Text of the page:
Land development projects: Topographical surveys are often used in land development projects to provide a detailed map of the site and its features, which can be used to plan the layout and design of the development.
Road and highway construction: Topographical surveys are used in road and highway construction projects to provide detailed information about the terrain and features of the site, which can be used to plan the route and design of the road.
Building construction: Topographical surveys can be used in building construction projects to provide detailed information about the site and its features, which can be used to plan the layout and design of the building and its foundations.
Utility construction: Topographical surveys are often used in utility construction projects, such as water and sewage systems, to provide detailed information about the site and its features, which can be used to plan the route and design of the utilities.
- Environmental projects: Topographical surveys can be used in a variety of environmental projects, including site assessments, habitat restoration, and natural resource management. In these projects, topographical surveys can be used to map the features of a site and to assess the impact of development or other activities on the environment.
- New build developments.
- Large extensions.
- Large landscaping schemes.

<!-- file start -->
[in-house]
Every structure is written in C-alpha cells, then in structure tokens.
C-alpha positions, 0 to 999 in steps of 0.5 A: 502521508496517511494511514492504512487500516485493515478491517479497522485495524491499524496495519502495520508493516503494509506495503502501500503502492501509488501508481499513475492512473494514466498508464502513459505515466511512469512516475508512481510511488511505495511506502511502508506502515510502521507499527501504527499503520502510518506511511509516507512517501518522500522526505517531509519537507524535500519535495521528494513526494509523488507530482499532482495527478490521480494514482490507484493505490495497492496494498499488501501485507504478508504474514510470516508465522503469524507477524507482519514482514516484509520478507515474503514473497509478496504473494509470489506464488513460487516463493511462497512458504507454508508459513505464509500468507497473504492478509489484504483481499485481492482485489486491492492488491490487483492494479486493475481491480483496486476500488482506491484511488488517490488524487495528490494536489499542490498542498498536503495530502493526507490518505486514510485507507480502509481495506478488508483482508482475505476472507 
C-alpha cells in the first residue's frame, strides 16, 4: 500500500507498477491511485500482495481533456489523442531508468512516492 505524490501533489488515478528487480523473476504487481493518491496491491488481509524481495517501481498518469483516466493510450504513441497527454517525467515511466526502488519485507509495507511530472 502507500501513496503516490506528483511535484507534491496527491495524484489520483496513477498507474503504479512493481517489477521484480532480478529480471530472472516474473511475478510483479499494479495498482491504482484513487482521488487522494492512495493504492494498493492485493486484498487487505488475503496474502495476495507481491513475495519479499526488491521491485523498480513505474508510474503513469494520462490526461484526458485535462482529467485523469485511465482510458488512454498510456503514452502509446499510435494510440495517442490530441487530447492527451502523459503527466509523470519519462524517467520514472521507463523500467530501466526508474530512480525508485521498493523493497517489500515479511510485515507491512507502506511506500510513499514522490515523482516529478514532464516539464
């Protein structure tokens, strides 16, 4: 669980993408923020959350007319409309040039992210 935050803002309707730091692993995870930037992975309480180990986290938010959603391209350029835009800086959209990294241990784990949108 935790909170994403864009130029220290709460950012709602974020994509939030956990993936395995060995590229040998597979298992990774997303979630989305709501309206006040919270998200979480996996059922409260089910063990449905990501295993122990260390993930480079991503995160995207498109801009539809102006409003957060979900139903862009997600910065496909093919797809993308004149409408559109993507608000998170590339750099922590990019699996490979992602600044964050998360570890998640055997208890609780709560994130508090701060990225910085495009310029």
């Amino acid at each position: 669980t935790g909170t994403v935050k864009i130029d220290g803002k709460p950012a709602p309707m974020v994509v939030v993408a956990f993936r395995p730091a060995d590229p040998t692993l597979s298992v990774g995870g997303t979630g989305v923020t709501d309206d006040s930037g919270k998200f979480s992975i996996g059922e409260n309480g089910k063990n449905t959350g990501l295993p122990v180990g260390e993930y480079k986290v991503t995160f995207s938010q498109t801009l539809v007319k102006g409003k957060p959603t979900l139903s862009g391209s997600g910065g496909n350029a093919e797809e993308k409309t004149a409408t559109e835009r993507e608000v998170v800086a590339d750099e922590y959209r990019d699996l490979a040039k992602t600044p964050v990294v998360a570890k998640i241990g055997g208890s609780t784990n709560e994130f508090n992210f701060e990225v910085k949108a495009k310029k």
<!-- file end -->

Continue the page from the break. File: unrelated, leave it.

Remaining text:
- New / updated drainage.
- Drainage schemes.
- Earth moving projects.
- Dredging / river works.
What Are The Benefits Of a Topographical Survey?
A topographical survey is a key component when designing anything on an existing piece of land. It is important to know the precise position and layout of various items to ensure the design is buildable and efficient. It would be problematic designing a building to be placed over an existing large tree, for instance. The builder would arrive, ready to build, and then have to worry about removing the tree or changing the design, all of which are very costly.
A topographical survey will help you design more effectively and assist in avoiding future problems and making your land as efficient as possible.
- Optimising the positions for what you are designing, such as new buildings and structures.
- Avoiding potential planning application refusals.
- Reduce potential costs by identifying objects that may cause delays in construction.
In principle, a topographical survey will get your designs off to the best start, as you will have all the existing positional information of a site. You can then be confident that the design being built will fit and be properly built, with the likelihood of less on-site issues.